6. The holder of this authorization or any person nominated by him under paragraph 7 of this authorization shall furnish to the selling dealer a certificate in Form J in respect of any goods purchased by the said holder under the authorization. The certificates in the said Form J furnished by the said holder shall be serially numbered by him in chronological order and the said holder shall keep and produce before the Collector the assessing authority, if so required, mechanically duplicated (or carbon) copies of such certificates duly signed and dated.

7. The holder of this authorization may for the purpose of paragraph 6 thereof nominate any person to sign certificates on his behalf in respect of goods purchased by the licensee under this authorization and the name and signature of the person so nominated shall be entered in the statement appended to this authorization.

8. The holder of this authorization shall maintain a register of the goods sold by him in the course of inter-State trade or commerce or in the course of the export of the goods out of the territory of India, showing therein the date of the sale, the number of the bill or invoice, the date and place of despatch, the mode of despatch, the name of the ship or vessel or number of motor vehicle, as the case may be, the number of railway receipt or other documents relating to the despatch, the destination, the name of the consignee and a brief description of the goods despatched; and he shall also maintain another register of the goods sold by him to registered dealers and sold by them in the course of inter-State trade or commerce or ill the course of export of the goods out of the territory of India, showing therein the name of the purchasing dealer and all other aforesaid particulars except the name of the consignee; and he shall further obtain, and produce whenever required, certificates from such purchasing dealers in Form N.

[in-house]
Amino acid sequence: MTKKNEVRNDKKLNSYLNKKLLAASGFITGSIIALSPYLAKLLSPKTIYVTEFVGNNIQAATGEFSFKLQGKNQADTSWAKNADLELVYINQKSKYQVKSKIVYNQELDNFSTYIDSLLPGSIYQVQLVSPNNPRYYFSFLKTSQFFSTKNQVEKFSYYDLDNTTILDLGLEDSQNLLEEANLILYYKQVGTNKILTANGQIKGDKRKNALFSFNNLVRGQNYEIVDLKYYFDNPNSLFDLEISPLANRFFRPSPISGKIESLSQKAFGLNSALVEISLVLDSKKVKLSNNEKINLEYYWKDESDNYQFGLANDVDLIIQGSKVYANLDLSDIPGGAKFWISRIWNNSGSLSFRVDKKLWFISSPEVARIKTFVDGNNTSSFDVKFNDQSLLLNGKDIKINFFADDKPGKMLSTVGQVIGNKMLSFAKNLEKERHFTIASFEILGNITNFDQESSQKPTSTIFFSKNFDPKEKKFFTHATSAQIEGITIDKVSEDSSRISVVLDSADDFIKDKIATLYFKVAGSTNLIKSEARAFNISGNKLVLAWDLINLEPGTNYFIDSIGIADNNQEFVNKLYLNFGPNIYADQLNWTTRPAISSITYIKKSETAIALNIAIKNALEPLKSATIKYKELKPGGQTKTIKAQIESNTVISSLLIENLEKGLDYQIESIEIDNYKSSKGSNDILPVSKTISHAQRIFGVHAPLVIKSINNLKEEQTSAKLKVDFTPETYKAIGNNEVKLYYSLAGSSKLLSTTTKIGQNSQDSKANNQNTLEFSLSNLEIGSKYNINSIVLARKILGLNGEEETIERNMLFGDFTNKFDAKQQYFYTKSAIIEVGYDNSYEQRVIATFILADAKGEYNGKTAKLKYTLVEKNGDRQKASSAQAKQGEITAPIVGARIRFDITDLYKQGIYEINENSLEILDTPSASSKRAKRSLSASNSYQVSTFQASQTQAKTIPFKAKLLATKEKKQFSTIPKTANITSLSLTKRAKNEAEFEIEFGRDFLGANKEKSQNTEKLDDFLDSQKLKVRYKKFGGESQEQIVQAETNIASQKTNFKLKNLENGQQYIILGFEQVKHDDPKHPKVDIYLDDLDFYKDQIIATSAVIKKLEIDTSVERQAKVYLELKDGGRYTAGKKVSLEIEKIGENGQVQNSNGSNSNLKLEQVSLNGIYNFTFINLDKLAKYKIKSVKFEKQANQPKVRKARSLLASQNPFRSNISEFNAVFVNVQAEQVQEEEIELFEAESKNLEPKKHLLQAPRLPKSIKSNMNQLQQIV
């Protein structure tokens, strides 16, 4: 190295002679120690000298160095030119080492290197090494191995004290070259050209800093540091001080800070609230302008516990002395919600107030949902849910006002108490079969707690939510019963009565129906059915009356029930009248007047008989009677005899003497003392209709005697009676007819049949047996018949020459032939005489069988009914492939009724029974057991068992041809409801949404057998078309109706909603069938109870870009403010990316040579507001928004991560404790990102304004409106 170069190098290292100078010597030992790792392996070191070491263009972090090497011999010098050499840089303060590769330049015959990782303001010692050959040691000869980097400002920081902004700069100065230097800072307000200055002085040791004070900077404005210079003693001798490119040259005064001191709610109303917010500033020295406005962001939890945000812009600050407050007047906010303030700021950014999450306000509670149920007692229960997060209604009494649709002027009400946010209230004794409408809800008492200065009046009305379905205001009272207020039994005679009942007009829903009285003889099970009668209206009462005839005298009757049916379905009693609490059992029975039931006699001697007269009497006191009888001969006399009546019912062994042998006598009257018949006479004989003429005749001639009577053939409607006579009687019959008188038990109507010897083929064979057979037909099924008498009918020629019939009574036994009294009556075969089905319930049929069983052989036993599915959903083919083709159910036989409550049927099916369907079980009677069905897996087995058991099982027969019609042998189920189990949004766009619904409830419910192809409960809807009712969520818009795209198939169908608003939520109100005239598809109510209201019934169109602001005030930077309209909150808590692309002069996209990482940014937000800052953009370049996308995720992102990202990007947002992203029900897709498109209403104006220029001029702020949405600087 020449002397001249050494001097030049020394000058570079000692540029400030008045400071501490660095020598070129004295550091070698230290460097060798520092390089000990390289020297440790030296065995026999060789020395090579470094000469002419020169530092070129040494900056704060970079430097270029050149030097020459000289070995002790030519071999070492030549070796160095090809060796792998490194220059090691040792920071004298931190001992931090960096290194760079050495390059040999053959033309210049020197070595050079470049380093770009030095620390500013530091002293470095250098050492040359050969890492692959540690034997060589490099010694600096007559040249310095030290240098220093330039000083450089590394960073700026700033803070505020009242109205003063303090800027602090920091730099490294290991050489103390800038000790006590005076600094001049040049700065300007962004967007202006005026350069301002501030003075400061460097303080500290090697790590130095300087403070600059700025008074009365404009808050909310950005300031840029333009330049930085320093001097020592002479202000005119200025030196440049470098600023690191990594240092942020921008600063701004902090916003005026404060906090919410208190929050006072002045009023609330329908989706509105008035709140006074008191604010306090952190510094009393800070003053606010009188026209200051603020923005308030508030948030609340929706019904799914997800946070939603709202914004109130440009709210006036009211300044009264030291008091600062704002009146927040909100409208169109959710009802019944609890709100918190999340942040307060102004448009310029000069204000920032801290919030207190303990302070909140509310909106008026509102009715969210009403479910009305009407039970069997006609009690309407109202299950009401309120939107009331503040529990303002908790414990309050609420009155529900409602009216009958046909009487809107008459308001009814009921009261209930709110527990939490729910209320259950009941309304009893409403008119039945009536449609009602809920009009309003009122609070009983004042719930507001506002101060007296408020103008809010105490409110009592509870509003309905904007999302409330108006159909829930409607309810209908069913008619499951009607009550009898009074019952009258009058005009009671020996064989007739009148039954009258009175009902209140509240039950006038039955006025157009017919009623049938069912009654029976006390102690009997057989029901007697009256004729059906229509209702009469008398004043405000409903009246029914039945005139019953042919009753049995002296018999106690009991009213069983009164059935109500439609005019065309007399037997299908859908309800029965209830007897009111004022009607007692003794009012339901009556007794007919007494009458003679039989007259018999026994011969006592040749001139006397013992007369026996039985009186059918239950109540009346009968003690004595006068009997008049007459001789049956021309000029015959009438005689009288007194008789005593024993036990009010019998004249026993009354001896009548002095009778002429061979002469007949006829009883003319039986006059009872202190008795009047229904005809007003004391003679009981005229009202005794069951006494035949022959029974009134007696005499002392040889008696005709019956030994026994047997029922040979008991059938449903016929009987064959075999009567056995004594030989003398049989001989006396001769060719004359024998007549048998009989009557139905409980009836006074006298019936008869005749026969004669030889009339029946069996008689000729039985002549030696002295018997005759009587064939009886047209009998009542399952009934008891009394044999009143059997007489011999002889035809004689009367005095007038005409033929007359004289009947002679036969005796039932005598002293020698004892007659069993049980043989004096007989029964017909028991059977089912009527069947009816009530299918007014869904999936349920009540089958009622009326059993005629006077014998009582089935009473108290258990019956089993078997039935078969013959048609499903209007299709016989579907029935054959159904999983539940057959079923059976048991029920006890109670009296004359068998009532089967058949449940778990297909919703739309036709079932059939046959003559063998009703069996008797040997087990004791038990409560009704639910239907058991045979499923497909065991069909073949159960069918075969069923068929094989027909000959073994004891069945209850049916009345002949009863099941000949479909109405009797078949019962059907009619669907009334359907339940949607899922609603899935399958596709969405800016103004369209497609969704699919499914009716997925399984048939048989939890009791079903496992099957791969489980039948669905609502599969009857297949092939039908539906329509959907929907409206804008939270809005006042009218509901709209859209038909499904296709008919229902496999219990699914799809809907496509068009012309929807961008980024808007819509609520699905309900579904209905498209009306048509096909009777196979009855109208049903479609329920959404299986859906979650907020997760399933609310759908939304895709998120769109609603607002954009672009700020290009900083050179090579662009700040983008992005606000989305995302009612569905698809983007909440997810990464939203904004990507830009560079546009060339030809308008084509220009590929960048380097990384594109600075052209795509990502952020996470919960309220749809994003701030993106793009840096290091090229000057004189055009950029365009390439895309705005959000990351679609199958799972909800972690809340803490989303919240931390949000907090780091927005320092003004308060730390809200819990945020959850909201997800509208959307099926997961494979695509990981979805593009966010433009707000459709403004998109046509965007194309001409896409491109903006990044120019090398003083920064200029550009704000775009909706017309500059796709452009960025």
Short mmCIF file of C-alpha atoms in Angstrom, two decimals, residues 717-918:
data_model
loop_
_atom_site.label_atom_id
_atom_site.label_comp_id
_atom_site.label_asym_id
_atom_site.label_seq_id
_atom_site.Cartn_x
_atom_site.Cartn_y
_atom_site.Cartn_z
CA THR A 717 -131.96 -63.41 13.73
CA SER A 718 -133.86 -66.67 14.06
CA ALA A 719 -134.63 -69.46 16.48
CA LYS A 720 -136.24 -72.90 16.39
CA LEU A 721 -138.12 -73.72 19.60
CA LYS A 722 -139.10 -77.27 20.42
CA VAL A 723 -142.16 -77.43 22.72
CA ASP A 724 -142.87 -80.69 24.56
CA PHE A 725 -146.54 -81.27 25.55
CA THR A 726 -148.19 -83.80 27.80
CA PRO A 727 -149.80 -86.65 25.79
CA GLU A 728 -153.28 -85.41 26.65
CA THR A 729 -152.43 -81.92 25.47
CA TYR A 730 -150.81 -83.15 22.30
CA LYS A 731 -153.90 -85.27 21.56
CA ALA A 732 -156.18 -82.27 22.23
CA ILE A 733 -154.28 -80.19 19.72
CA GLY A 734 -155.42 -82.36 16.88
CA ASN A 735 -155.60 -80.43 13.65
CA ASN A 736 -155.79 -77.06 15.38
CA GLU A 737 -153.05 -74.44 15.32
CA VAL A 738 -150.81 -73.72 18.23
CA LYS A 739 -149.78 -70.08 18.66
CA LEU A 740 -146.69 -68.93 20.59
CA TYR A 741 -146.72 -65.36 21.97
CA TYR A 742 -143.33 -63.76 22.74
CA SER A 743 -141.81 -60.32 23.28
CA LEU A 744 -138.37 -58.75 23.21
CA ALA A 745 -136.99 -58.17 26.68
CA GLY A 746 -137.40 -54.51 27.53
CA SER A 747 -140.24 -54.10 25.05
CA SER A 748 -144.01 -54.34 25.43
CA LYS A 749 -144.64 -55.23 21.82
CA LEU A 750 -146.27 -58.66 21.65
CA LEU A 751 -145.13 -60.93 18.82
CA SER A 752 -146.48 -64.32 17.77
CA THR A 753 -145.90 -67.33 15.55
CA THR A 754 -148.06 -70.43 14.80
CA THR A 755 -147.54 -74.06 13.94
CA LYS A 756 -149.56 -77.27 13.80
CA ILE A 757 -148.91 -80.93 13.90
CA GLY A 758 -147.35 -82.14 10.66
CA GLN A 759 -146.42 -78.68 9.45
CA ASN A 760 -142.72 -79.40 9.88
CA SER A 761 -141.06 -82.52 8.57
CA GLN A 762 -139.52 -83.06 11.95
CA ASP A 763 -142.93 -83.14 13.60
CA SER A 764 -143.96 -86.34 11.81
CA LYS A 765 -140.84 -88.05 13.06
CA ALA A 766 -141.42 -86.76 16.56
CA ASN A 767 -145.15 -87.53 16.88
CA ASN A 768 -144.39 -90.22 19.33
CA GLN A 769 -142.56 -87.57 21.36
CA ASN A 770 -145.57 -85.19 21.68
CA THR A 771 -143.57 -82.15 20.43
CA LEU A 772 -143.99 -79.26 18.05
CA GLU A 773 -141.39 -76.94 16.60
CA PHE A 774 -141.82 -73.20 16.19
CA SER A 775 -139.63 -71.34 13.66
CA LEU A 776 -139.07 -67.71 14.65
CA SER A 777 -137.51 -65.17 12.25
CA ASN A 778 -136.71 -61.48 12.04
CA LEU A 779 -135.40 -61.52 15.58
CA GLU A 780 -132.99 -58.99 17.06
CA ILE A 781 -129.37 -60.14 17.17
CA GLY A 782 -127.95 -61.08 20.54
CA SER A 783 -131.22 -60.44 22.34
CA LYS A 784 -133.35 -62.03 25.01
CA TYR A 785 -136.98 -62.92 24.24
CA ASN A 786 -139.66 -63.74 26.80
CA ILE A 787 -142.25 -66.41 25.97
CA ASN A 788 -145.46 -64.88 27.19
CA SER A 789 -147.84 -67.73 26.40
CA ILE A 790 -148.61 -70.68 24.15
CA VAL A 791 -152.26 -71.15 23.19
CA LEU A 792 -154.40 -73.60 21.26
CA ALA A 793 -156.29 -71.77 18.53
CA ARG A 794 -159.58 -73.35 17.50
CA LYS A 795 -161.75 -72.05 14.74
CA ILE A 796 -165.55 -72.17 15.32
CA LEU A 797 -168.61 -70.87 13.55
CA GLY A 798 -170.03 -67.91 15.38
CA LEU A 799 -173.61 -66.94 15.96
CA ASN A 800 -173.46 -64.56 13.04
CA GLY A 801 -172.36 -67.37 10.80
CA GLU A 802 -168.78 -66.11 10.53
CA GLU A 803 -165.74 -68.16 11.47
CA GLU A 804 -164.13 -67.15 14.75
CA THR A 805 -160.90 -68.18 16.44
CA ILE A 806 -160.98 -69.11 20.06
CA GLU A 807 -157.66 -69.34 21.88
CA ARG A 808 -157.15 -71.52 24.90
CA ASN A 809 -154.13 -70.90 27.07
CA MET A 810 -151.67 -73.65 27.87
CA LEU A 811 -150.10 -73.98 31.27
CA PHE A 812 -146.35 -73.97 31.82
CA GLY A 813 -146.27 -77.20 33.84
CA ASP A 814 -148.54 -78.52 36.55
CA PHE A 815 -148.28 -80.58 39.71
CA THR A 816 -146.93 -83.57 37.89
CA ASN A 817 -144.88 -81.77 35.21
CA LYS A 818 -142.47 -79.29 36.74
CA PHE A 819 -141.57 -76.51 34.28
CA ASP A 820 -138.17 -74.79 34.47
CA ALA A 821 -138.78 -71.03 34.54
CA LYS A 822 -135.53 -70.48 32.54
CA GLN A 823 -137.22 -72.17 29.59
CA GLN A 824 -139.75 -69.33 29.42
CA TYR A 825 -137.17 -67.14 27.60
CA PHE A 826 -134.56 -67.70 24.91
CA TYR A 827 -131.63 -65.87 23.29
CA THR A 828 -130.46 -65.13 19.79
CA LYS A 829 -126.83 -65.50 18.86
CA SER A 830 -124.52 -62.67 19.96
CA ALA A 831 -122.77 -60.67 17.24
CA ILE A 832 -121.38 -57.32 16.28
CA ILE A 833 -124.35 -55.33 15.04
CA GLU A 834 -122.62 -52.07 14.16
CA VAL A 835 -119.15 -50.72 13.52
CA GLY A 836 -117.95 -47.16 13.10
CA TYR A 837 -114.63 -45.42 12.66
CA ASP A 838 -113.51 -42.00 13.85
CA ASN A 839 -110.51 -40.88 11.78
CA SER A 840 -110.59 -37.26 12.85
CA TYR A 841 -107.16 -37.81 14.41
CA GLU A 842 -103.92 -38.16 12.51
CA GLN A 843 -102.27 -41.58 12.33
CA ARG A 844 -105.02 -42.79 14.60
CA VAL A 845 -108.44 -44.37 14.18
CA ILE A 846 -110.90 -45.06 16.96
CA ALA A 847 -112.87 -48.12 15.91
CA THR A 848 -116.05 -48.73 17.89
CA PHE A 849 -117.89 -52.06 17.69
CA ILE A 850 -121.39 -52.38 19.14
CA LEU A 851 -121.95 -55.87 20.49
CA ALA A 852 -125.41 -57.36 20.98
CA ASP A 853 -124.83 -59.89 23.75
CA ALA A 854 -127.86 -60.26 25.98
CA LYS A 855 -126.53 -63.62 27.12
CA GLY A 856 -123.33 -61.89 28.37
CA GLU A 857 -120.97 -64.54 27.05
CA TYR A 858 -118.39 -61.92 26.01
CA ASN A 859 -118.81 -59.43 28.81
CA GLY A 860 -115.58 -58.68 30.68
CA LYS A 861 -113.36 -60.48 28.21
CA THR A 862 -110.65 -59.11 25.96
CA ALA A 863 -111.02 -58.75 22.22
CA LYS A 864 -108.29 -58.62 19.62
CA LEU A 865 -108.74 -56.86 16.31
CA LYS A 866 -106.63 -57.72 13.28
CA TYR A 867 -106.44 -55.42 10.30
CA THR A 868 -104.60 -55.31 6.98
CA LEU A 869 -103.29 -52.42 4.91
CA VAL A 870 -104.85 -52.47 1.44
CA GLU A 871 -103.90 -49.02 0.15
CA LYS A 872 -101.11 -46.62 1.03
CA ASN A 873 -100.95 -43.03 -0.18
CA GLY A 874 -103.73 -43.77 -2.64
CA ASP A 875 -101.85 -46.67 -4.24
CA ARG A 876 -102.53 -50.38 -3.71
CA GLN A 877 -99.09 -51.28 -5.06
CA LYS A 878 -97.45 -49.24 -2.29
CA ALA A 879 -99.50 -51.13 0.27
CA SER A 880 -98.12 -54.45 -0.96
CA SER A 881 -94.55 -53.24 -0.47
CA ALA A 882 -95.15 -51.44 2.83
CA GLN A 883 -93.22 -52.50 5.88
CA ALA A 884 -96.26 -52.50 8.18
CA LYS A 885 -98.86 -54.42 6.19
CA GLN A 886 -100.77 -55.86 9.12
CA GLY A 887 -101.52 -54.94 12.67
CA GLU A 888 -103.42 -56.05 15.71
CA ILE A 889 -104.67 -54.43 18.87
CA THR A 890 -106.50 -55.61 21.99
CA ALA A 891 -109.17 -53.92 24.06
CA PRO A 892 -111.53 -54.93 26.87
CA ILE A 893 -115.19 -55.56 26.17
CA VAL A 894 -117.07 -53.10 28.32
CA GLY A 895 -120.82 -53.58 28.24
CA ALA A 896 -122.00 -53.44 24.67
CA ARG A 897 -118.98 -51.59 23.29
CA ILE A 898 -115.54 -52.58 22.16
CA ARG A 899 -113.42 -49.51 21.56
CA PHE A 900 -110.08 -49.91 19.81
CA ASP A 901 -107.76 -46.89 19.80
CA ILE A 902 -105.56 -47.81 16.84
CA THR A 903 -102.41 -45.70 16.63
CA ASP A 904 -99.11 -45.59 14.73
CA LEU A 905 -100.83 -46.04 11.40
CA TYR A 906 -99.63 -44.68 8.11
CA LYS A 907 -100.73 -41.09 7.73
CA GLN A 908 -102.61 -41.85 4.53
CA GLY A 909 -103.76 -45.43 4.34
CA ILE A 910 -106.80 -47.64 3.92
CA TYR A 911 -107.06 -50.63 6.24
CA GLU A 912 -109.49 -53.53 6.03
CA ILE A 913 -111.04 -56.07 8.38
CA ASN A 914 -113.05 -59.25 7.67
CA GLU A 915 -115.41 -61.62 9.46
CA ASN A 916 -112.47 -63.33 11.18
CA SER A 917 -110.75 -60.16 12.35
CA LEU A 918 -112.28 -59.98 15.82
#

9. The holder of this authorization or any person nominated by him under paragraph 7 thereof shall produce this authorization for the inspection of any dealer from whom he purchases any goods under this authorization or for the inspection of the manager or agent of such dealer whenever required to do so.